Timeless design. Who started this lie? I want to find someone to blame. Timeless design is a candy bar wrapped in a banana peel: you’re going to need to examine the evidence before you give full credit to the surface and become convinced of its health. I’ve been thinking about this a lot lately as people (designers, mostly) have scrutinized the new American Airlines identity.
“The object of a design is to create an image that the public will remember and associate with the company or product. It should have a lifespan of fifteen to twenty years or more; it is costly to introduce a new logo.” – Doyald Young Dangerous Curves
Now that’s more like it, Doyald. Like any good piece of art, a well designed thing is composed of mostly tradition, partially trend. Trend will bring both striking beauty and mortality to any piece just like eggs will do to rice. Rice will last longer, uncooked, and on its own. But any taste test with fried rice vs. plain rice will yield a predictable winner.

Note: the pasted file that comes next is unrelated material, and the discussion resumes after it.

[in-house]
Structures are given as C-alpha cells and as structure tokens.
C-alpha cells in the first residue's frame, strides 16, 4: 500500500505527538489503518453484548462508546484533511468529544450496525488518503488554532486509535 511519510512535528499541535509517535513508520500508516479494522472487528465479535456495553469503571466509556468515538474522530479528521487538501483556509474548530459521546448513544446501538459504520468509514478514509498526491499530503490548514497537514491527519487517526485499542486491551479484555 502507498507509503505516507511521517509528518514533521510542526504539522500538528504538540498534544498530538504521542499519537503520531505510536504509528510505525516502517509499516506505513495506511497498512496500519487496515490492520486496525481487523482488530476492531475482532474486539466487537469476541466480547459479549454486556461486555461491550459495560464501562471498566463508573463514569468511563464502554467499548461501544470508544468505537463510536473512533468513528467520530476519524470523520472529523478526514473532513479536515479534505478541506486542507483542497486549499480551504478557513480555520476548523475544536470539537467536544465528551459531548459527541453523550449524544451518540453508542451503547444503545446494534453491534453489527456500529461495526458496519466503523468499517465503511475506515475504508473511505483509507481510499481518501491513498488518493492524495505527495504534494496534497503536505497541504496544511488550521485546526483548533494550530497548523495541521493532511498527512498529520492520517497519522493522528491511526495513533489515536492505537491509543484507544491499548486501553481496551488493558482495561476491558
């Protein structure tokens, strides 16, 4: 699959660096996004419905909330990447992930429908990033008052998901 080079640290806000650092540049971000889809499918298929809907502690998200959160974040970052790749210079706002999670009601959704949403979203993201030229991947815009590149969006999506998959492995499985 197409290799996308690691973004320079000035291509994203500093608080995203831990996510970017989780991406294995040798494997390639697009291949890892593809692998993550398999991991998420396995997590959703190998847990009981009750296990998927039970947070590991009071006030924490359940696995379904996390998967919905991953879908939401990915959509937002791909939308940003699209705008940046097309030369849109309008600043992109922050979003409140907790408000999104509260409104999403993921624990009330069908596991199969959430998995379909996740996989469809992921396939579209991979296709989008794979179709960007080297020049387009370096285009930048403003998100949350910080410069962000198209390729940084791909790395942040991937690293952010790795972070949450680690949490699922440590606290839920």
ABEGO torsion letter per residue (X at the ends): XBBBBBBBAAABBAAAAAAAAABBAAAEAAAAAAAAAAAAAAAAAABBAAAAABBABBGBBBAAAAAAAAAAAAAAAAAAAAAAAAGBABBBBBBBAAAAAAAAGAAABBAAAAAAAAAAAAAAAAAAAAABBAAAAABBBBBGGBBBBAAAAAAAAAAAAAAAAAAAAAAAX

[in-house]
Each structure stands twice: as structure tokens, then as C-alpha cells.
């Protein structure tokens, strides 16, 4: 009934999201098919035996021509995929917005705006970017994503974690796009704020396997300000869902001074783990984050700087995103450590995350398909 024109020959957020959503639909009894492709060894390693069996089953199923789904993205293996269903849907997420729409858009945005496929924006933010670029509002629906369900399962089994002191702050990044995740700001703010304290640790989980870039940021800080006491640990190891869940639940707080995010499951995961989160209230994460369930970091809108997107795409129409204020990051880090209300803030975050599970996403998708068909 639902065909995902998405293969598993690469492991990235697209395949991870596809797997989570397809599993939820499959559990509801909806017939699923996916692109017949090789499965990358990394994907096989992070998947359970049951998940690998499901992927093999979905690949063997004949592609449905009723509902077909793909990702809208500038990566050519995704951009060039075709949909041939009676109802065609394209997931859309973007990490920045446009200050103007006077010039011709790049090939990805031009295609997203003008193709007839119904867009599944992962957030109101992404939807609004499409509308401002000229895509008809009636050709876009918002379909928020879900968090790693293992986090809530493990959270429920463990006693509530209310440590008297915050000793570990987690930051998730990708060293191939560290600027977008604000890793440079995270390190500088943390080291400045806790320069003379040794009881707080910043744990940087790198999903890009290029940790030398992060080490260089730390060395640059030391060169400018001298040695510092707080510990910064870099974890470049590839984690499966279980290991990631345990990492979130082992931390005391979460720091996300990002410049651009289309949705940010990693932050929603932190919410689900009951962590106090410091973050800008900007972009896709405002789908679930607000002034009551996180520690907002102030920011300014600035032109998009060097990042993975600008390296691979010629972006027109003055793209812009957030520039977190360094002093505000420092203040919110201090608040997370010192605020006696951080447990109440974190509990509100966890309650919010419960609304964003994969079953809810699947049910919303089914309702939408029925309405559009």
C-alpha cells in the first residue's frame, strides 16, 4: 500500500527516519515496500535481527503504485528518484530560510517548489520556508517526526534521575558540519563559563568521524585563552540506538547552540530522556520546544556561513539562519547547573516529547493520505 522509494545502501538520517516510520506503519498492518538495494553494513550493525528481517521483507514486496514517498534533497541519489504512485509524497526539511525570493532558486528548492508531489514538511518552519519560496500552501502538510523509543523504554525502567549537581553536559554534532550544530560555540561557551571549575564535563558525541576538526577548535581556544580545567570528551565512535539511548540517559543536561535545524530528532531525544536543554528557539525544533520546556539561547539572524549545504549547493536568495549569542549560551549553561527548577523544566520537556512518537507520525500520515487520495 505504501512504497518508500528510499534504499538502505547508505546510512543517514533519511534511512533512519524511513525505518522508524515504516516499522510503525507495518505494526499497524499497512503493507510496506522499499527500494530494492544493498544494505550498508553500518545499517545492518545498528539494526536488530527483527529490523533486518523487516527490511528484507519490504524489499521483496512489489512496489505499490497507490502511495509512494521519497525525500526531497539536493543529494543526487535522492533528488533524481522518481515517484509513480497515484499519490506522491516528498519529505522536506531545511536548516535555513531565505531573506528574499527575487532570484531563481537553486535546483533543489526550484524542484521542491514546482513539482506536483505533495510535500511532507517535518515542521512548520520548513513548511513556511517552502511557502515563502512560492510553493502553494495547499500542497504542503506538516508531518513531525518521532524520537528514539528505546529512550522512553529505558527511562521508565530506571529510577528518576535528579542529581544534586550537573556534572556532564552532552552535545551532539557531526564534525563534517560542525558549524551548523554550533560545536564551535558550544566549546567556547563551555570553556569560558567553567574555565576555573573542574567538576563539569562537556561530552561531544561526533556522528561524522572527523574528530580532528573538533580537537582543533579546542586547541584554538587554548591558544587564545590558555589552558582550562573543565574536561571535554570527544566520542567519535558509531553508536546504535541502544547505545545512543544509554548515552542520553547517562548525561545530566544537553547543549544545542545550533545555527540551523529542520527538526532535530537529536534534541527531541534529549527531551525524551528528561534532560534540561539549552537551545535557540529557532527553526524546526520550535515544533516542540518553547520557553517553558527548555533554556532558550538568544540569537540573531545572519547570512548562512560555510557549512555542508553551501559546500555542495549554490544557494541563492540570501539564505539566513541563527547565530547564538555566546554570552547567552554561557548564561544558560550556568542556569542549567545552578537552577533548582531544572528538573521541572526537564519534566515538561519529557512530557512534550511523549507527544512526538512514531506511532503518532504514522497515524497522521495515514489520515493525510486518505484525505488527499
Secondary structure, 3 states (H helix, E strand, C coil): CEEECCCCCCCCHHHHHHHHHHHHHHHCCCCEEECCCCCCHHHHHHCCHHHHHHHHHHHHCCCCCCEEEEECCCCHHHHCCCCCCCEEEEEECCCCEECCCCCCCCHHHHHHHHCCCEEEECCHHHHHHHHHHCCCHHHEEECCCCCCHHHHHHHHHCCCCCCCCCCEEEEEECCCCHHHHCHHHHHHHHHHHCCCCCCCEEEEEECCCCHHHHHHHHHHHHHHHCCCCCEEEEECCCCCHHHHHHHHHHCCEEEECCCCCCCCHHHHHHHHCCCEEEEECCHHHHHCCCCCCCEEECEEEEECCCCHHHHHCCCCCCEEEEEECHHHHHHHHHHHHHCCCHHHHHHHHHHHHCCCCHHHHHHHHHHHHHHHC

It’s kind of a silly, and flimsy, lie when you think about it. What design has lasted beyond two hundred years, let alone all of time? Elements maybe, but not pieces. And I’m not going to argue against any evangelical traditions concerning a God achieving long lasting beauty through the creation of plants, animals, and the universe—because, well, it makes things too complicated. Not to mention, conceiving that a perfect God would create a timeless design is one that both seems obvious and is incomprehensible.
This is a lie that bleeds into daily living. We’re obsessed with viewing timelessness as a possibility. We want to get to the point where every interaction is a kind one, or that if we take good enough care of our vehicles they will never break down, or that if we practice enough we will make perfect. Whatever “making perfect” means.
I’m sure I’ll rant on this more, later. But for now this satisfies what irks me.